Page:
1993 Guigal Cote Rotie la Landonne. Parker 88. The great glories of this house are its Cote Roties, of which there are now five separate offerings. The 1993s, which have just come on the marketplace, are from a troublesome vintage for everyone in Cote Rotie, rivaling 1984 in difficulty. Nevertheless, the single-vineyard wines have turned out well. As for the single vineyard wines, they are all excellent in 1993, but more herbaceous and clearly marked by the green pepper smells of slightly underripe Syrah. The most tannic of the three famous single vineyards is the 1993 Cote Rotie La Landonne. It is amazingly powerful and rich for the vintage, and reveals more fruit and intensity than it did prior to bottling. It exhibits a saturated ruby color, and copious amounts of pepper, tar, olives, licorice, and black cherry fruit in the nose. It remains the most muscular and structured of the three wines, and has managed to avoid the hollowness and vegetal character that plague so many 1993 northern Rhones. This Cote Rotie should age gracefully for a decade or more.
1989 Chapoutier Chateauneuf du Pape Barbe Rac. Parker 94. A classic for the vintage, the tight, muscular, tannic, saturated ruby/purple-colored 1989 requires another 3-5 years of cellaring. The bouquet offers up scents of Provencal herbs, pepper, garrigue, licorice, and gobs of kirsch liqueur. Full-bodied and powerful as well as extremely tannic, it will be drinkable between 2008-2020+.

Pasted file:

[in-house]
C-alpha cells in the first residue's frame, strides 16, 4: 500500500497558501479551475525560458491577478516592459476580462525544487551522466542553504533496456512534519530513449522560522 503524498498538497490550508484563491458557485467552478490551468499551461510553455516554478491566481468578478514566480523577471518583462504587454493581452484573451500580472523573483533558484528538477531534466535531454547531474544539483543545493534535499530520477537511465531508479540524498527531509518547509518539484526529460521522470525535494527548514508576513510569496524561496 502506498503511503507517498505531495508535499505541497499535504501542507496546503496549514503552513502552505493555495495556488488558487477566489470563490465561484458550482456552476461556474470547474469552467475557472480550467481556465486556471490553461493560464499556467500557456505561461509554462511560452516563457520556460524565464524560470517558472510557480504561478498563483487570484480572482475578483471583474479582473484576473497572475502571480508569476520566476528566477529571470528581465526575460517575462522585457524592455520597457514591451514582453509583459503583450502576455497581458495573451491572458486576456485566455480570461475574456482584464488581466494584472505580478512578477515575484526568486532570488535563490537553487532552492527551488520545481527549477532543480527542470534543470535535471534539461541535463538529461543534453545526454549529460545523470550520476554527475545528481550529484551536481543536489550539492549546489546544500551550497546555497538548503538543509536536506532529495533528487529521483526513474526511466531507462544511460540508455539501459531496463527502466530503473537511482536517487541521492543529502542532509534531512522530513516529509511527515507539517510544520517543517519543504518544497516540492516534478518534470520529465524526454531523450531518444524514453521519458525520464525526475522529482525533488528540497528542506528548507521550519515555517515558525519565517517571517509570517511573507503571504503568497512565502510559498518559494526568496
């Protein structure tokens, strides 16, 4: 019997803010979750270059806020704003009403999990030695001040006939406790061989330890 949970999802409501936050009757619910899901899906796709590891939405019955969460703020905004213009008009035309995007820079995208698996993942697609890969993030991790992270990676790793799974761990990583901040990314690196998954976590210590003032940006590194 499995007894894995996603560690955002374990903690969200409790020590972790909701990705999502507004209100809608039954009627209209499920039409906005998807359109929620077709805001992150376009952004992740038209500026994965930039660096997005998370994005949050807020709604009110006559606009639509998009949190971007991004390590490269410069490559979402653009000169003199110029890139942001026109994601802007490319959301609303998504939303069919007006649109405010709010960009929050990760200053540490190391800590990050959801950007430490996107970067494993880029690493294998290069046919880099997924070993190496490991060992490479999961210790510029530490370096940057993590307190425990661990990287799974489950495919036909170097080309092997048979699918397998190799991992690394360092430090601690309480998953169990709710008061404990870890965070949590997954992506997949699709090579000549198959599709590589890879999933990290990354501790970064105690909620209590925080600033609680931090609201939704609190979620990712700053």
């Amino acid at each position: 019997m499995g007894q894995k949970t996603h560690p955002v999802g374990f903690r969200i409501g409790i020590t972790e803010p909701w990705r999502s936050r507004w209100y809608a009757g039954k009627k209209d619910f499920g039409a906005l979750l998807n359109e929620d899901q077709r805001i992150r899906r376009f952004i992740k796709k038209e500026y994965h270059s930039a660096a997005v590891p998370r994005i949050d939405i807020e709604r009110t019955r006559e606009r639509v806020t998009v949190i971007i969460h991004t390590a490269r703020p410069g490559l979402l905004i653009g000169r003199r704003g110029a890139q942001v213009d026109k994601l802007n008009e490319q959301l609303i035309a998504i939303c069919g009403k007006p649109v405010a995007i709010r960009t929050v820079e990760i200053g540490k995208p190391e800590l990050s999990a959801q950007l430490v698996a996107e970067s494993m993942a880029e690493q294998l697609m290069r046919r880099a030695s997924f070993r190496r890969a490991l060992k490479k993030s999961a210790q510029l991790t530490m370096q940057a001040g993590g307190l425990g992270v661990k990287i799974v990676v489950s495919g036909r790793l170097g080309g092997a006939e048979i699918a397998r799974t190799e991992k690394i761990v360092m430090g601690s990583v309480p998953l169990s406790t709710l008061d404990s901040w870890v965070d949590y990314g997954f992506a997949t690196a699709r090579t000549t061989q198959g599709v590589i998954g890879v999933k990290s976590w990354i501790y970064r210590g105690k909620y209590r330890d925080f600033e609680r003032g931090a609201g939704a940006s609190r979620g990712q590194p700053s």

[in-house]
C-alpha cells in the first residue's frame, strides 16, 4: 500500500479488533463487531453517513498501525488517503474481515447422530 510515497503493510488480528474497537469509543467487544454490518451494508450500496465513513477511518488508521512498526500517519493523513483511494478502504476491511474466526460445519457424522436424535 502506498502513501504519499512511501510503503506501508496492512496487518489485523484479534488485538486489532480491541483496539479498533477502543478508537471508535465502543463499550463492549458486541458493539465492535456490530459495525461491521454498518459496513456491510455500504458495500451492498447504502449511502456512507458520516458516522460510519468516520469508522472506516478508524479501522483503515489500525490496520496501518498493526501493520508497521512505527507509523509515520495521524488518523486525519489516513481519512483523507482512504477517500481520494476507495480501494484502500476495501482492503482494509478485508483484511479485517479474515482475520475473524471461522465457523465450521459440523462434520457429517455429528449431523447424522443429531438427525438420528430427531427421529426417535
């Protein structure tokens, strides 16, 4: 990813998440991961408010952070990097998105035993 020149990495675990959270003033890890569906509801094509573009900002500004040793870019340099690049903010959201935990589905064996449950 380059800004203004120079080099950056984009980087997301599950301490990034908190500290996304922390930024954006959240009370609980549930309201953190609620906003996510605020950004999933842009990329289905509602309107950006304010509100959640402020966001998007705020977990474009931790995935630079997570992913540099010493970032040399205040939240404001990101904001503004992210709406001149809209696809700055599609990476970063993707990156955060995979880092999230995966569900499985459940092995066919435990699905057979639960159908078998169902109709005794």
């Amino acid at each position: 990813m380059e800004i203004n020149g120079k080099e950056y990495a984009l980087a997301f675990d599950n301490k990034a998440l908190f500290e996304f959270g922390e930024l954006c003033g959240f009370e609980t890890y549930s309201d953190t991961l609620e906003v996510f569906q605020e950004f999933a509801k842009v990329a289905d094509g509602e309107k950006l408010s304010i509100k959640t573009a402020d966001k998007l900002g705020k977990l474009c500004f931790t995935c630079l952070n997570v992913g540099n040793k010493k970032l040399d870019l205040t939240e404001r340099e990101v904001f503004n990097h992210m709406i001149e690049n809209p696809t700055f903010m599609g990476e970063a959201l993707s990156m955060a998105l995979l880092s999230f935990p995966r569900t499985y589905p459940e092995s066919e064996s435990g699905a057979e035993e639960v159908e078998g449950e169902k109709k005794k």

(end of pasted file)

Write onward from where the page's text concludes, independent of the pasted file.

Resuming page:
Velvet glove. Bogus new world label with no vintage on the front.
2010 Grace Family Cabernet Sauvignon Estate Grown. 94 points. Yarom is obsessed with this wine.
2011 Grace Family Cabernet Sauvignon Estate Grown. So young I couldn’t find a review.
1999 Shafer Vineyards Cabernet Sauvignon Hillside Select. Parker 97. The 1999 Cabernet Sauvignon Hillside Select is one of the finest wines of the vintage. The 14.9% alcohol is barely noticeable given the amazing concentration and intensity. A saturated opaque purple color is followed by scents of vanilla, blackberry liqueur, crushed minerals, and a hint of white flowers. There is stunning intensity, tremendous purity, full body, and a remarkable, seamless finish (amazing given the elevated, austere tannin). Give the 1999 another 2-3 years of cellaring, and enjoy it over the following two decades or longer. A brilliant effort!